That is where meditation comes in. For the longest time I couldn’t understand why was meditating useful. I did find that it extended my patience and that alone added value to my life. Of course, deep breathing also stimulates the vagus nerve, and that can have multiple cascading health benefits. Some schools of meditation teach practicing the ability to observe and analyse your thoughts. From observing thoughts we can start to see patterns. When we become aware of those patterns we can try to intercept them. Building that capacity to intercept our unhealthy patterns – that is what I consider as the true ability to make choices.

Part of meditation practice is also developing the ability to bring ourselves back to that present moment. What does that mean in pragmatic terms (the “present moment” always sounded so woo woo to me)? It means that we can start to notice that we’re time travelling (thinking about the past and future), or that we’re letting our automatic responses rule us. It is interesting because we’re either obsessed with the past or future, or we are so taken by the immediate desire that we are blind to the true impact of those actions.

To be honest I barely meditate, at least in a traditional manner. But I’ve gone through long enough periods of regular meditation before, and I seemed to have developed something from them. I apply the principles of meditation to my daily life, whenever possible. So before I reach for my phone to doomscroll, I try to find that space to ask myself: do I really want to do this, and why? Even hesitating for a split second instead of defaulting to that patterned behaviour seems to be meaningful enough for me to try to divert my attention to where I really want it to go. I hope it is like a muscle I can build upon.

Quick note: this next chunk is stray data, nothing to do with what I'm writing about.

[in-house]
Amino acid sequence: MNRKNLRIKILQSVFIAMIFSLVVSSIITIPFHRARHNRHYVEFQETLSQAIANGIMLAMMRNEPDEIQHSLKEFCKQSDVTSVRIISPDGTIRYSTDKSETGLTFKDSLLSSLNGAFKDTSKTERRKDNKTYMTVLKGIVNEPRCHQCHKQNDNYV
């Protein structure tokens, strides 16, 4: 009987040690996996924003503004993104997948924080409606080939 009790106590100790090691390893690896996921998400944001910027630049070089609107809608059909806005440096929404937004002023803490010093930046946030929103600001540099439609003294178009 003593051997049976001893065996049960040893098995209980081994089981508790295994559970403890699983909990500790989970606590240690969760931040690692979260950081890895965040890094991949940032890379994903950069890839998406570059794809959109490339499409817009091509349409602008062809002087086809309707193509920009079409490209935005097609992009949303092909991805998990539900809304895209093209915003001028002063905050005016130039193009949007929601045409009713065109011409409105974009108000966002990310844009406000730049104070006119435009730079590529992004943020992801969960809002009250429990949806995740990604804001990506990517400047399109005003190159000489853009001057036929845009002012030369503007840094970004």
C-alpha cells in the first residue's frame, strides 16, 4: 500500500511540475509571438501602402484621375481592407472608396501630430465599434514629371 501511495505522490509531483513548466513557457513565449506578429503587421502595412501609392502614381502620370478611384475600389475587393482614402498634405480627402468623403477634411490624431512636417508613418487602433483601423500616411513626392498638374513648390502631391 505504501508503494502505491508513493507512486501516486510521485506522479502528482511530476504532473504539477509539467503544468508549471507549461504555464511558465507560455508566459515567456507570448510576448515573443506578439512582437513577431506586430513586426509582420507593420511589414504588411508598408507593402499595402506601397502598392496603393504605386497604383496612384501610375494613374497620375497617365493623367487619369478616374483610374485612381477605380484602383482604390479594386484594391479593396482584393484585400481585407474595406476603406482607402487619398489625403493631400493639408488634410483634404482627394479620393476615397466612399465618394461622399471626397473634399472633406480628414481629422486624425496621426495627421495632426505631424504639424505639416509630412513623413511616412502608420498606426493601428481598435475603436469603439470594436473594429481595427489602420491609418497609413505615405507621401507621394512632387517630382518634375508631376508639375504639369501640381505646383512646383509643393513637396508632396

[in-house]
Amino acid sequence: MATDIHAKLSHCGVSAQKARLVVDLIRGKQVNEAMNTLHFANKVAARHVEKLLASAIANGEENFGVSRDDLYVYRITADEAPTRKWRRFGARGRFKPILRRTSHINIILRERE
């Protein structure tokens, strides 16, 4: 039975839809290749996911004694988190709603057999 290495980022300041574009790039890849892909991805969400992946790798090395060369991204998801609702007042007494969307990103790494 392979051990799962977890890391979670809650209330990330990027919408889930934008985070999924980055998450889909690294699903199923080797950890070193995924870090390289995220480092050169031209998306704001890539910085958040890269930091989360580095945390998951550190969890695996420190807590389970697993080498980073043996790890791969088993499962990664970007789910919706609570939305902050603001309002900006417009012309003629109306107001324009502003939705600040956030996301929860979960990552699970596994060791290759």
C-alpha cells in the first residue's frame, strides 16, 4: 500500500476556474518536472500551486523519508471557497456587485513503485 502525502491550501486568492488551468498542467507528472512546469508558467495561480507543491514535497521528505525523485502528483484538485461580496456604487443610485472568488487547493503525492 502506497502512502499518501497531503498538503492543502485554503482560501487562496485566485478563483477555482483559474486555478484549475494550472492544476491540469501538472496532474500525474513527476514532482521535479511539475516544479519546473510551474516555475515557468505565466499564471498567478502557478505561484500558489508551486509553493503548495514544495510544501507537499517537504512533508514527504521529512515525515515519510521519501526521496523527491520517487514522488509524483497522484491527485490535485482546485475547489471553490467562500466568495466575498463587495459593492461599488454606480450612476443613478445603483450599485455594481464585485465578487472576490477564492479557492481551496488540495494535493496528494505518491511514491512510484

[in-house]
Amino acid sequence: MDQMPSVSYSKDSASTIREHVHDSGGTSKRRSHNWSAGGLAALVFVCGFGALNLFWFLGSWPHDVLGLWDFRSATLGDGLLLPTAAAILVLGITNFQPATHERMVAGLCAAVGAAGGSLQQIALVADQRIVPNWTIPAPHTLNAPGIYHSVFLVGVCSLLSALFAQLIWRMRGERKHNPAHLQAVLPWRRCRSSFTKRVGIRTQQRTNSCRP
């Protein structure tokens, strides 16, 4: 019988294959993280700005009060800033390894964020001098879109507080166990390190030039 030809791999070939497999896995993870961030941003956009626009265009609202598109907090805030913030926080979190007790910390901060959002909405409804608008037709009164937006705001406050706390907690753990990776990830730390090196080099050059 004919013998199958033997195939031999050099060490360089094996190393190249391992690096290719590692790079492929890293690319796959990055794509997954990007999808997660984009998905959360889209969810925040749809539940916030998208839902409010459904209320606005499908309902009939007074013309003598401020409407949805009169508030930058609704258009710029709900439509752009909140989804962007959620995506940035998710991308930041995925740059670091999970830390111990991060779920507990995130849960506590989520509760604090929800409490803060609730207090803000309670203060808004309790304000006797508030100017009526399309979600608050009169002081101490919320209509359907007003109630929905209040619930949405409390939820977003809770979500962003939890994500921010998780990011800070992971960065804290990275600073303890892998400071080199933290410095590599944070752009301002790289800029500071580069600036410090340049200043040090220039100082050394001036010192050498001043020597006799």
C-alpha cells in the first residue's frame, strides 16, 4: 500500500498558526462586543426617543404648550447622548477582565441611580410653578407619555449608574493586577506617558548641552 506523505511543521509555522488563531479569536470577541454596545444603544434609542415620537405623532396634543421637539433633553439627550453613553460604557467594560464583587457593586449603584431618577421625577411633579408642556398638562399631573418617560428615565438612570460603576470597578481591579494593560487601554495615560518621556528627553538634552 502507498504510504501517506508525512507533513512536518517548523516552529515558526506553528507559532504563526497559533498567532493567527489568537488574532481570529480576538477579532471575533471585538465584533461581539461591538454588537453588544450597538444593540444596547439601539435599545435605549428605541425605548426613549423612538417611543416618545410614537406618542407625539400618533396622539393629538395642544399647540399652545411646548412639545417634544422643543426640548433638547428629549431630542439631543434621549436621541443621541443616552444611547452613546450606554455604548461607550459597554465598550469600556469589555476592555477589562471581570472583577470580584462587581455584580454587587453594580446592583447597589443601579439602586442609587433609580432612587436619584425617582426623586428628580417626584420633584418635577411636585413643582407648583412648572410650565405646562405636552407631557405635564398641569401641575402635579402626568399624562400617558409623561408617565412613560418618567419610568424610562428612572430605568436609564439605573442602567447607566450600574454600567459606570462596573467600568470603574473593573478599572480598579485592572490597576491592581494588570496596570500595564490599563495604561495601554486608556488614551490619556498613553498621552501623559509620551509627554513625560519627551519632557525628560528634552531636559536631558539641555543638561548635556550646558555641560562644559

Working with instead of against

I used to approach trying to change my maladaptive behaviour as though I was an Asian parent trying to discipline my child. It was either through brute-force or guilt-tripping. It is of no surprise that they were unsustainable. Now, I’m trying to see it as trying to make choices for my whole self instead of that narrow part of me who is having so much difficulty with resisting instant gratification. My whole self wants to thrive, to know what it is like to feel well. That self wants to have the capacity to contain and sustain different things. I want to find room for more.

I also think it is important to have compassion for that part of me who wants and needs to be soothed. Instead of self-blame, I try to understand where are the feelings coming from. This is not easy because again, self-judgement has been my default response for most of my life.

Observations for the first week

The first day felt weird and difficult, but the following days felt easier. I thought it would be much harder, but it seems like I just need some separation to disengage my automatic behaviour. I was expecting to crave but I mostly did not.

I didn’t have extreme rules: I just didn’t want to doomscroll first thing in the morning, so I told myself I could do it if I wanted to after I’m done with the morning. The plan is to do the more mentally-taxing stuff in the morning, and once I get my meaningful tasks done I can do whatever I want.

It turned out I didn’t even reach for my phone until late afternoon, and when I did try to doomscroll it didn’t seem as interesting as before? It reminds me of how I used to add extra sugar in everything and now everything tastes too sweet to me.

I did get a lot more reading done, and also I managed to work more on this website for the first time in many months. It turns out that my hypothesis that doomscrolling was mentally exhausting me (duh) was right. I had a lot more mental energy to work on stuff, at least for now. But I need to be careful not to burn out or develop a migraine, so I am trying to take a five-minute walking break every thirty minutes with a timer on my menubar.

Will this sustain? I do not know. I’d been hopeful and enthusiastic about several budding habits but I couldn’t sustain them. Most of the time it is because I lose momentum due to a forced change of routine or a relapse of health issues. But I’ve also successfully changed several of my deeply-rooted behaviour. I think just having a spirit of experimentation – trial and error – would help. For now, I’m just pleasantly surprised to observe the differences.